2. Park HJ, Cho MS, Lee SS (2013) Fibrous dysplasia of the inferior turbinate. Int J Clin Exp Pathol 6: 531-535.

  3. Monge J, Kricun M, Radovcic J, Radovcic D, Mann A, et al. (2013) Fibrous dysplasia in a 120,000+ year old Neandertal from Krapina, Croatia. PLoS One 8: e64539.

  4. Assaf AT, Benecke AW, Riecke B, Zustin J, Fuhrmann AW, et al. (2012) Craniofacial fibrous dysplasia (CFD) of the maxilla in an 11-year old boy: a case report. J Craniomaxillofac Surg 40: 788-792.

  5. Menon S, Venkatswamy S, Ramu V, Banu K, Ehtaih S, et al. (2013) Craniofacial fibrous dysplasia: Surgery and literature review. Ann Maxillofac Surg 3: 66-71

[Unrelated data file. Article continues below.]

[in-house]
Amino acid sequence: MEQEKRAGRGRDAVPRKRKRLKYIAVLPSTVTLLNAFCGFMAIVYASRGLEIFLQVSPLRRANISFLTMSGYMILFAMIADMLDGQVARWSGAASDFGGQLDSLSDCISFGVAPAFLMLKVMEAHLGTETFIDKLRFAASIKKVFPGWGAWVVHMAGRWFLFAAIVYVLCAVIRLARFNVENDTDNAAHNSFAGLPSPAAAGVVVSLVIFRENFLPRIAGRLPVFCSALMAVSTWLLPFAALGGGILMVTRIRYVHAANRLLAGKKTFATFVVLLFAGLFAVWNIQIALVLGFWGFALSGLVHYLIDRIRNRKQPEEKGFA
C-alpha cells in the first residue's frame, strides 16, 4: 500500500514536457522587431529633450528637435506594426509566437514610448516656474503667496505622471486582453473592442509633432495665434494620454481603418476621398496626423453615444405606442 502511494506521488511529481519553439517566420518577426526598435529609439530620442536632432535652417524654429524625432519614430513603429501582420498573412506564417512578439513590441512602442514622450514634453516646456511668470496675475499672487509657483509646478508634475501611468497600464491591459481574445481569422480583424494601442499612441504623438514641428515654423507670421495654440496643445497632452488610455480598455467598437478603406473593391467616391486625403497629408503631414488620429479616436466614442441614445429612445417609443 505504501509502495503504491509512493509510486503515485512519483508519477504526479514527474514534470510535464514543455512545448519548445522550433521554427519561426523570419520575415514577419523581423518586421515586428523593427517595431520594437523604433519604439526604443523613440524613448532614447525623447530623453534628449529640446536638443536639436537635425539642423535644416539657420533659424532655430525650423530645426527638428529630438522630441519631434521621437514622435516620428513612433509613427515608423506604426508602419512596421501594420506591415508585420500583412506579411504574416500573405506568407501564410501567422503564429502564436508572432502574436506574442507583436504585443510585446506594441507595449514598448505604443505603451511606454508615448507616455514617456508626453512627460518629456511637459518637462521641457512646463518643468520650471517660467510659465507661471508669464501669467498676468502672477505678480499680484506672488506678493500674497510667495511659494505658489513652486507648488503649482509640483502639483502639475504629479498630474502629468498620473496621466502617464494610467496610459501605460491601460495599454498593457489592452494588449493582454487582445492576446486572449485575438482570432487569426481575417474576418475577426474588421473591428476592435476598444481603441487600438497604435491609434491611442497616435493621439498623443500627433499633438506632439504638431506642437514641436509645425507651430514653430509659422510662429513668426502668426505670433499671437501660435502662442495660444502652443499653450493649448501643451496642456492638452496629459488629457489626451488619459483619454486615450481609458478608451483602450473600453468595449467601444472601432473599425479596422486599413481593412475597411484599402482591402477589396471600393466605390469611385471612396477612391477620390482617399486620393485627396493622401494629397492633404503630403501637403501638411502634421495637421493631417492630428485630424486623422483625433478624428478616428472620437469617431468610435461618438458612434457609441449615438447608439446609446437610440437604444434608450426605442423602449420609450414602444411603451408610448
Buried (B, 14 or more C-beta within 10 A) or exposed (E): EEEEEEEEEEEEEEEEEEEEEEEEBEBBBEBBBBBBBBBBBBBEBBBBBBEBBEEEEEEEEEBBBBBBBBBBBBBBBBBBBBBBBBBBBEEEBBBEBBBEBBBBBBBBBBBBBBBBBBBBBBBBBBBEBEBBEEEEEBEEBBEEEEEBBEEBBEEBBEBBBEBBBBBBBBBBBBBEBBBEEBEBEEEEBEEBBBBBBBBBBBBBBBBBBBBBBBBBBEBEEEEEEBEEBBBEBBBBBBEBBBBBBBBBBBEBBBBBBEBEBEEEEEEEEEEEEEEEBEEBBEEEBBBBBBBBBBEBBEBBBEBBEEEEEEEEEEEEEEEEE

6. Stathopoulos IP, Balanika AP, Baltas CS, Lampropoulou-Adamidou K, Koromila T, et al. (2013) Fibrous dysplasia; confirmation of clinical diagnosis by DNA tests instead of biopsy. J Musculoskelet Neuronal Interact 13: 120-123.

  7. Kruse A, Pieles U, Riener MO, Zunker Ch, Bredell MG, et al. (2009) Craniomaxillofacial fibrous dysplasia: a 10-year database 1996-2006. Br J Oral Maxillofac Surg 47: 302-305.

  8. Van Rossem C, Pauwels P, Somville J, Camerlinck M, Bogaerts P, et al. (2013) Sarcomatous degeneration in fibrous dysplasia of the rib cage. Ann Thorac Surg 96: e89-90.